Poetry gig organisers are human beings, not robots, and even when they are getting paid they're working primarily for the love of poets -- that's you! -- and poetry. If, in your opinion, they make a mistake, please forgive them graciously.

If it seems everyone is always being fascist with you, the problem may lie with your behaviour.

Is my performance any good?
For a particular audience your performance is good if the audience applaud long and loud at the end of it. Does this happen most of the time across a range of audiences, strangers as well as friends? Not yet? Keep practising, keep watching, keep learning.

Is my poetry any good?

Let's just step back a moment here and think about what you're asking.

Any good to whom? Your mother? Your English teacher? Your unrequited love? The editors of Meanjin? Your facebook friends? How about our audience? Come and try out your poetry on our friendly audience and see what happens. The poems that get the most applause are probably the best, at least in a performance context.

Any good compared to what? Whose poetry do you like? If you don't read or listen to poetry you're like a musician who never listens to music, or an artist who never goes near a gallery, and the chances are your work is embarrassingly bad. Reading and hearing other poetry is the best way to learn! Go to the library and get some anthologies! Go to a few gigs! If poetry set to music is your thing, put on a community or alternative radio station and listen to some intelligent hip-hop and interesting lyrics. Then you'll be in a better position to assess your own work. And what you take in will get into your head and influence your writing.

If you'd like to be published, find magazines that publish poetry you like, and send your poetry to lots of them. Most likely they won't publish it, even if it's awesome, because they'll be getting offered 2000 poems for 30 pages of magazine. But if you keep trying, reading, listening, learning and working, chances are you'll get in eventually.

WA Poets Inc publishes poetry by its members (hint!) in its online magazine Creatrix. See our Perth Poetry Links page.

Once you have an idea what works and what doesn't in your writing, you could start a blog and publish your poems online.

Should I self-publish a poetry book?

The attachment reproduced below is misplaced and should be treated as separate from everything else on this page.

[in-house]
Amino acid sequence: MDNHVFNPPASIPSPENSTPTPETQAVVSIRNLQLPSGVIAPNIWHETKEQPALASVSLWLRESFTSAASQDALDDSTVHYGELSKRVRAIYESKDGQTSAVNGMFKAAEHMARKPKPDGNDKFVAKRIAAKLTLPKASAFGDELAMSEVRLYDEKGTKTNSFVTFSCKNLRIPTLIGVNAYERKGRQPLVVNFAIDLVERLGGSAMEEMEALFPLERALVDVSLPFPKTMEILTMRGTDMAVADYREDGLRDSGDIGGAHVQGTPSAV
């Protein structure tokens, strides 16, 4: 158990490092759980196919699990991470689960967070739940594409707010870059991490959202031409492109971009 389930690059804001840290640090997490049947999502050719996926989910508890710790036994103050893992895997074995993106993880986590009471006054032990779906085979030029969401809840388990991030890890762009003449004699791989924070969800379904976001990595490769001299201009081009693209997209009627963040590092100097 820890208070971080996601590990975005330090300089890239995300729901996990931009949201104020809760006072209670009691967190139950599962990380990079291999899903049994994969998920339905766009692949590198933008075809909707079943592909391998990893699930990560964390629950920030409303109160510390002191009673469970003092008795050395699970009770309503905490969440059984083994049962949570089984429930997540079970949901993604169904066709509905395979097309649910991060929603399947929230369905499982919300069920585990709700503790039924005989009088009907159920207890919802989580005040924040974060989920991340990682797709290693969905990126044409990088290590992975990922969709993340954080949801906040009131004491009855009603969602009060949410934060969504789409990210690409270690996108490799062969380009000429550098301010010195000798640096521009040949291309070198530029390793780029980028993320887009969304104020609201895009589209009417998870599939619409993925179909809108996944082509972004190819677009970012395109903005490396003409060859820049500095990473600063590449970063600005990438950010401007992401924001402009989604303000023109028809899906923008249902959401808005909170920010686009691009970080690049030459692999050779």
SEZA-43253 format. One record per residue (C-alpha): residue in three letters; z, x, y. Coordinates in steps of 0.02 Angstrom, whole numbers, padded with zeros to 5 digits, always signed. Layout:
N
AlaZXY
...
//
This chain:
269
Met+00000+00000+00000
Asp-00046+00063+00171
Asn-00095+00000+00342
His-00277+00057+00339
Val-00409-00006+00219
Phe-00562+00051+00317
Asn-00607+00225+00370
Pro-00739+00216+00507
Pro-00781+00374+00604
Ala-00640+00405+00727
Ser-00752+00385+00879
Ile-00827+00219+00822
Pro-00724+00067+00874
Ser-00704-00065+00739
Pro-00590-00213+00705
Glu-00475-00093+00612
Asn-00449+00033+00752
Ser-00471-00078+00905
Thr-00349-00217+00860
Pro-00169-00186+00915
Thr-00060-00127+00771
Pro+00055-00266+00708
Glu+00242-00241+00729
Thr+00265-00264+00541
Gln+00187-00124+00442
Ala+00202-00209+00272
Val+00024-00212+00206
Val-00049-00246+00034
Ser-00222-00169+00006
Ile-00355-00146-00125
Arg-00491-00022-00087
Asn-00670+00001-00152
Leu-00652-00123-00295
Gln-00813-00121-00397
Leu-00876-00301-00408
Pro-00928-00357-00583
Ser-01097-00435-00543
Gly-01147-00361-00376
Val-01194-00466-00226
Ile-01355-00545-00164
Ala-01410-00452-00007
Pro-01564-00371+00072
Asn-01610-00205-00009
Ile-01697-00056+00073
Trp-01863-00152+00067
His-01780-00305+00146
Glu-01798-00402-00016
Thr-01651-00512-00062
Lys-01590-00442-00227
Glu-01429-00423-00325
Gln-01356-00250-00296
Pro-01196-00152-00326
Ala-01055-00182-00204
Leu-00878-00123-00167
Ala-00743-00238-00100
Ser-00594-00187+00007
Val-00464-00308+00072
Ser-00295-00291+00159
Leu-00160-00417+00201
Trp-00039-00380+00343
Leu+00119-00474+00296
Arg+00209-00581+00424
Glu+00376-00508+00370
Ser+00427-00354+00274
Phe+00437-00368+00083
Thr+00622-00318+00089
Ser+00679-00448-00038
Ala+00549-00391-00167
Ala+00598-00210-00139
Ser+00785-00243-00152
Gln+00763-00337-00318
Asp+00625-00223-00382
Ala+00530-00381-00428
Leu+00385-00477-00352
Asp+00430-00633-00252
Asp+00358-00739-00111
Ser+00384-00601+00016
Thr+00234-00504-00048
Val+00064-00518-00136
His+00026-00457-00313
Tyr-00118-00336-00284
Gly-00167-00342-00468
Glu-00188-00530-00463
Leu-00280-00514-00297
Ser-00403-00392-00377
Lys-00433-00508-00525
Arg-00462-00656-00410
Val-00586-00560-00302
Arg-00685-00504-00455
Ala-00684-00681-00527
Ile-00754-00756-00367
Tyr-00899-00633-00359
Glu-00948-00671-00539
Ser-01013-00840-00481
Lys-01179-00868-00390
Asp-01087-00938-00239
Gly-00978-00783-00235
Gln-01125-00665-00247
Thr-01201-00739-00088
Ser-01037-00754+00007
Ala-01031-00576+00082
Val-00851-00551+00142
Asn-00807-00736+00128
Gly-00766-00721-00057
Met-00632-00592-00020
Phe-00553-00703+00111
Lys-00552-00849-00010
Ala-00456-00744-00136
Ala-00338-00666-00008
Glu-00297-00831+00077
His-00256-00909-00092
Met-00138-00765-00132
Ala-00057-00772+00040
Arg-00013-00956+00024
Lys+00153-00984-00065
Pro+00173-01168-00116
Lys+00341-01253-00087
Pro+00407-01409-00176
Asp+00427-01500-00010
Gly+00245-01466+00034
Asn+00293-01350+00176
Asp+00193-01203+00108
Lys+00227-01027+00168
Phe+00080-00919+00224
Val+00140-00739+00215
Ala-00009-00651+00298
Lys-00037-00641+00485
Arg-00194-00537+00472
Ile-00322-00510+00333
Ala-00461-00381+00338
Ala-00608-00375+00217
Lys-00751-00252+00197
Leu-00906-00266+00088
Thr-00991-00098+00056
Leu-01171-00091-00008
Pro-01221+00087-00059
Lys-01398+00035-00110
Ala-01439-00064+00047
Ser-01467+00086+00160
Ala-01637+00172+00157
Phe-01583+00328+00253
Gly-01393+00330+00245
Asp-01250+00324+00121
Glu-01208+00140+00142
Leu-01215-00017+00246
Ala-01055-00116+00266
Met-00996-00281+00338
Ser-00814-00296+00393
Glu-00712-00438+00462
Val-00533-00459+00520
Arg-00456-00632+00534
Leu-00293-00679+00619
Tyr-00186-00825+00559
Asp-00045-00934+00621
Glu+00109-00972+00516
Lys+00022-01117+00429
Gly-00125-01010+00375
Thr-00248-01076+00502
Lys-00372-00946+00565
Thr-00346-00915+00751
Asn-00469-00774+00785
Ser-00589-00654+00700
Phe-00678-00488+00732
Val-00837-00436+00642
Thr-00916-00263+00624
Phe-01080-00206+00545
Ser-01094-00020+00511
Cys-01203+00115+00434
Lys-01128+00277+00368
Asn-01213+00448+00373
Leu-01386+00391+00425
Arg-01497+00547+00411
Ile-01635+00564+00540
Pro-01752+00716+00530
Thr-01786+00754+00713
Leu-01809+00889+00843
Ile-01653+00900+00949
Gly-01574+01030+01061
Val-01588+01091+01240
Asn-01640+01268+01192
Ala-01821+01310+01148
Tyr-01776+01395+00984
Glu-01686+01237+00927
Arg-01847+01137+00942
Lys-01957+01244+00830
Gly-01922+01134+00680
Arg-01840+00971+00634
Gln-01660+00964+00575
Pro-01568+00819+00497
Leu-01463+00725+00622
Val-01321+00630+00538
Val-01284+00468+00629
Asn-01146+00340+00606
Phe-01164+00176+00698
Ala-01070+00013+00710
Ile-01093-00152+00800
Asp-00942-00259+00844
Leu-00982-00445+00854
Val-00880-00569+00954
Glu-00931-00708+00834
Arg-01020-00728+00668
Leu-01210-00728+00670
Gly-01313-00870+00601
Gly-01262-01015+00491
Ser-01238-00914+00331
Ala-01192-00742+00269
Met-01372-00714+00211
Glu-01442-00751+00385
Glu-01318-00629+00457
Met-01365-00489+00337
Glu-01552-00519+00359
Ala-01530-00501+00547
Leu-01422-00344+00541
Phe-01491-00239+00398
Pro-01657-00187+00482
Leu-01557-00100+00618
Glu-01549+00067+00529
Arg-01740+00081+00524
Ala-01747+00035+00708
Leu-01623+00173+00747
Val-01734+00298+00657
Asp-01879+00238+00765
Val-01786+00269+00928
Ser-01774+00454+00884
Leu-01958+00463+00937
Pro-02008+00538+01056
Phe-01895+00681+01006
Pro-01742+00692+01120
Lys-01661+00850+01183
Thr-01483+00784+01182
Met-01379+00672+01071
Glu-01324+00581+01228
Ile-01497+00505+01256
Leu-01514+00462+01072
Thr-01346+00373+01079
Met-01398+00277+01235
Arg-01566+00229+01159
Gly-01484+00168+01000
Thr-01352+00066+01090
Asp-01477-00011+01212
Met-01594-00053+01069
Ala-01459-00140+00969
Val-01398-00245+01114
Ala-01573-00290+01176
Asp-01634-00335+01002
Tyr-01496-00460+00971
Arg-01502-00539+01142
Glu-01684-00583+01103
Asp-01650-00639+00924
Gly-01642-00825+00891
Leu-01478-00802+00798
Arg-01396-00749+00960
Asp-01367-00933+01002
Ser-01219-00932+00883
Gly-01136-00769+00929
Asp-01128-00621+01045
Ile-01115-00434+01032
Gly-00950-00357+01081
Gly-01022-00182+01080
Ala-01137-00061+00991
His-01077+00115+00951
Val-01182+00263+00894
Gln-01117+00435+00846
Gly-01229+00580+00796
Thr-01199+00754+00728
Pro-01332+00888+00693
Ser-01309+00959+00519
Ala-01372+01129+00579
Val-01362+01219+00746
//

Again let's take a giant step back and ask why? Why would you want to do that?

For money? No way. Think 'niche market' without the market. The few poets who live by their poetry earn the money mainly by teaching, performing and applying for grants. However, a self-published book with good production and gripping poetry makes an excellent business card -- but you must be prepared to give away many samples.

For recognition? In whose world? If you just want to be famous, publishing a poetry book isn't going to help. If you want to be recognised by the literary establishment (what there is of it) it's better to publish with a well-known small poetry press, however limited their sales may actually be and however much of the marketing you have to do yourself -- and frequently that means most of it. For this to happen your poetry has to appeal to their editors and publishers, which can be limiting. If you choose to avoid these limitations by self-publishing, your book doesn't 'count', from the point of view of literary status, unless it gets reviewed in recognised literary journals. To achieve that, you get to know all the influential people, write poetry they like, give them your book at a lucky moment, and cross all your fingers and toes.

To get more readers? No. Few people buy books by poets they haven't already heard of. If you want to sell your book, establish your readership first by publishing your poetry in magazines and online and performing it at readings. Then be ready to carry sale copies everywhere you go and show them to everyone you meet. Get a backpack.

To change the world? Well, maybe, a little bit, if you can get anyone to read it.

To have fun? To give yourself a focus for producing and finishing your work? To give your fans something to take home? To swap for other poets' books? To have something to read from when a poem is called for? Yes! Yes! Absolutely. It doesn't have to be a full-on book -- most poets begin with much shorter collections called zines or chapbooks.

To impress your mother? No, no, no! Call her when it's not her birthday. Buy her flowers. And write a poem to her.

Where do I find out more? What else is out there for poets?
Read our Perth Poetry Links page. Join WA Poets Inc and some of the other organisations listed there. One of their main purposes is to share information. Join! it's really cheap! And that's how you get in the loop! Not only that, they need your support. And do your research. Look at the rest of our pages, especially Perth Poetry Links. Use Google. Go to a reading and ask a poet -- but first, buy them a drink, or better still, buy their self-published book.